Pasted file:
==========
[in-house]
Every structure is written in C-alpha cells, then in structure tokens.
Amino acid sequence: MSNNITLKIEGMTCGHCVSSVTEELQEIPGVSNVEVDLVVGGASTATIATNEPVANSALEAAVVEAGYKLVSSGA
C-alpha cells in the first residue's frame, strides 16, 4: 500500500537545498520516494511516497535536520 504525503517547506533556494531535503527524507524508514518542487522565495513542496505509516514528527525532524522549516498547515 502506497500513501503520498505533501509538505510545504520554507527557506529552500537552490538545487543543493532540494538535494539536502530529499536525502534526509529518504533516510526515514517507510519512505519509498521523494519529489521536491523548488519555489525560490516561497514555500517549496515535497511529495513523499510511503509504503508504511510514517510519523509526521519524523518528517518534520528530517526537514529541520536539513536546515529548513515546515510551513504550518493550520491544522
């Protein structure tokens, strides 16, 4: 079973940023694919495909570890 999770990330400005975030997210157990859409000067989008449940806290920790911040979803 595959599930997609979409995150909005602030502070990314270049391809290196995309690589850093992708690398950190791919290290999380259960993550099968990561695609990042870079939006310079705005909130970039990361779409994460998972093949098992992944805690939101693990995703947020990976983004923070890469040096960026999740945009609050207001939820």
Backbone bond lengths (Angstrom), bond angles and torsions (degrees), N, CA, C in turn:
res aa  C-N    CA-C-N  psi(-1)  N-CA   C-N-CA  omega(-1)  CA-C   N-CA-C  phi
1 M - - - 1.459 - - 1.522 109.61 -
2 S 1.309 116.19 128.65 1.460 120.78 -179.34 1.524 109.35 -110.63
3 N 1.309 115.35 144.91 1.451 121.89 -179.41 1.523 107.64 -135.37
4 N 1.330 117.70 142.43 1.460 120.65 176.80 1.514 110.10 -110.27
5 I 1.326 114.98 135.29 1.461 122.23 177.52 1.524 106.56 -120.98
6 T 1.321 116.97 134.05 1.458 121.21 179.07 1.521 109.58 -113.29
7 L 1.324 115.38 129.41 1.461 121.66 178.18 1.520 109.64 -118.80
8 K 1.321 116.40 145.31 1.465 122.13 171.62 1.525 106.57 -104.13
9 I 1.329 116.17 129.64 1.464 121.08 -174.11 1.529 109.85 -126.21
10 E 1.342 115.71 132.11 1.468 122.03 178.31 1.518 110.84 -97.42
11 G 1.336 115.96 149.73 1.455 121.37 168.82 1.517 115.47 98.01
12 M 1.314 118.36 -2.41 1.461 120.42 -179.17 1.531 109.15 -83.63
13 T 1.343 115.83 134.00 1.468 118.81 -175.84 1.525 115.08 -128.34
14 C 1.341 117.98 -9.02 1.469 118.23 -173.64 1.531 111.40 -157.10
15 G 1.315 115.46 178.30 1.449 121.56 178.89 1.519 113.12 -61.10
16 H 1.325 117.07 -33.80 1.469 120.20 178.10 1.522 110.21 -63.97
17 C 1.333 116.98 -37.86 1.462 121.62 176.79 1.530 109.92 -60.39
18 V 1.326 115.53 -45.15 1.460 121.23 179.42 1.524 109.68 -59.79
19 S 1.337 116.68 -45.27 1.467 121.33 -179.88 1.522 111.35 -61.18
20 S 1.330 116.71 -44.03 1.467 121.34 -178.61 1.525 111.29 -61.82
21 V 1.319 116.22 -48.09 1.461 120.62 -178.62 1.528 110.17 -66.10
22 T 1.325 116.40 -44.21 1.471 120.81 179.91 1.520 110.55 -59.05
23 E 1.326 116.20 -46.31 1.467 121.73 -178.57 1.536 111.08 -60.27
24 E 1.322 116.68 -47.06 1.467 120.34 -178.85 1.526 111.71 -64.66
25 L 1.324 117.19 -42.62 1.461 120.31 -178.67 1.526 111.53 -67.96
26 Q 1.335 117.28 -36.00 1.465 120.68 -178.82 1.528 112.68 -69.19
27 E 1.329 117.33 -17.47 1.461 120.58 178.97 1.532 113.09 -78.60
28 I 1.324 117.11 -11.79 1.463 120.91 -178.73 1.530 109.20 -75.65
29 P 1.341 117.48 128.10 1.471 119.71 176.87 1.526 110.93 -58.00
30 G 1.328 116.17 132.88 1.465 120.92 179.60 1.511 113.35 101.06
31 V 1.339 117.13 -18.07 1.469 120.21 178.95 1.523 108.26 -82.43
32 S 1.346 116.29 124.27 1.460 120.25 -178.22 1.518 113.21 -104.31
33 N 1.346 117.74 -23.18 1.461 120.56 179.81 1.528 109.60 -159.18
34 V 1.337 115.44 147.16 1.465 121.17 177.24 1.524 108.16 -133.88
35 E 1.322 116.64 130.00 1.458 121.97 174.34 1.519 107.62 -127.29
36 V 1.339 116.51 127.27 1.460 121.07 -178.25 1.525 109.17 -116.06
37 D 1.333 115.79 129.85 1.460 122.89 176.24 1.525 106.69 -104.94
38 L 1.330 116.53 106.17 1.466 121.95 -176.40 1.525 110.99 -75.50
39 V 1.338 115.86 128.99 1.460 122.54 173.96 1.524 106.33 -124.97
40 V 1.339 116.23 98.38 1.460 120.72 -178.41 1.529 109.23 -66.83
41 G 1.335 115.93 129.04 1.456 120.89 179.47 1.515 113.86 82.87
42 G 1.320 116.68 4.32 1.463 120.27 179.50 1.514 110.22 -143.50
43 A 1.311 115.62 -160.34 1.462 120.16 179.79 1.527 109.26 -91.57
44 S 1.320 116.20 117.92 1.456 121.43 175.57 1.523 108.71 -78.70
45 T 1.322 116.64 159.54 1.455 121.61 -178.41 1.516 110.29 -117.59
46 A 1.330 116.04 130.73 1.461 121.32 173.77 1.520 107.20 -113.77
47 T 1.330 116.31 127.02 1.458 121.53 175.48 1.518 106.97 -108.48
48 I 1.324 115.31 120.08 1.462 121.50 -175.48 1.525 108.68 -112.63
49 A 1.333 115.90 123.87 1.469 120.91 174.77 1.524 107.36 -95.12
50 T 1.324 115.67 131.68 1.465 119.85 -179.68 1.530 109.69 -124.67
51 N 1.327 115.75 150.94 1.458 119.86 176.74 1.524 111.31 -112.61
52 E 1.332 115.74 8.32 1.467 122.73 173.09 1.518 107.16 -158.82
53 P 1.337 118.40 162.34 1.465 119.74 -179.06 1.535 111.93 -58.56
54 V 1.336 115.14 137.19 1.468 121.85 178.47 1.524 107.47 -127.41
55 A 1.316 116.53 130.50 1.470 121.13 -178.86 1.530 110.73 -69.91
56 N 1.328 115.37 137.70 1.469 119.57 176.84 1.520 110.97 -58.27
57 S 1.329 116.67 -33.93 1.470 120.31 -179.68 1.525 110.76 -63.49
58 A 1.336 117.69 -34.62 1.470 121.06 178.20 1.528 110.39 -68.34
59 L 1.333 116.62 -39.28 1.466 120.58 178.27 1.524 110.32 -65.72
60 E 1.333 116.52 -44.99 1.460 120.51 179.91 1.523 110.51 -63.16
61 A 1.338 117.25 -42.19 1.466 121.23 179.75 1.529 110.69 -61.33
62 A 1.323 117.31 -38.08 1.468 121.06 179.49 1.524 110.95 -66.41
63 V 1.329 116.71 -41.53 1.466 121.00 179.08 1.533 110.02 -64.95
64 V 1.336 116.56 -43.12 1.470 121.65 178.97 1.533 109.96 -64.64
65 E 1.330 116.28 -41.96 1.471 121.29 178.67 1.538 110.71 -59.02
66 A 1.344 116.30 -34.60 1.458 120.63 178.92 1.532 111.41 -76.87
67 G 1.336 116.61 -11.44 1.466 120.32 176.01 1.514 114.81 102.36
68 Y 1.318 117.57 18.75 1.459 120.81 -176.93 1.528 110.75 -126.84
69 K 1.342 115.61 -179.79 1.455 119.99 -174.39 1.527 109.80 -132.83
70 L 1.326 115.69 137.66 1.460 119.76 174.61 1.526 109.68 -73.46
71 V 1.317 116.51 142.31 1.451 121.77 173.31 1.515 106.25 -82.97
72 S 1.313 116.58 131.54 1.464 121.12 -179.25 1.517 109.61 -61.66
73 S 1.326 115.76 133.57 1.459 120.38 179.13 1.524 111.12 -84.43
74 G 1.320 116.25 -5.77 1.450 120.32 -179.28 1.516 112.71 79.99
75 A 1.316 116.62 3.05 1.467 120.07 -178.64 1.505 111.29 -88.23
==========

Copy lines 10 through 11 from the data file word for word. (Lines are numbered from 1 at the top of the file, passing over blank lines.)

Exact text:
3 N 1.309 115.35 144.91 1.451 121.89 -179.41 1.523 107.64 -135.37
4 N 1.330 117.70 142.43 1.460 120.65 176.80 1.514 110.10 -110.27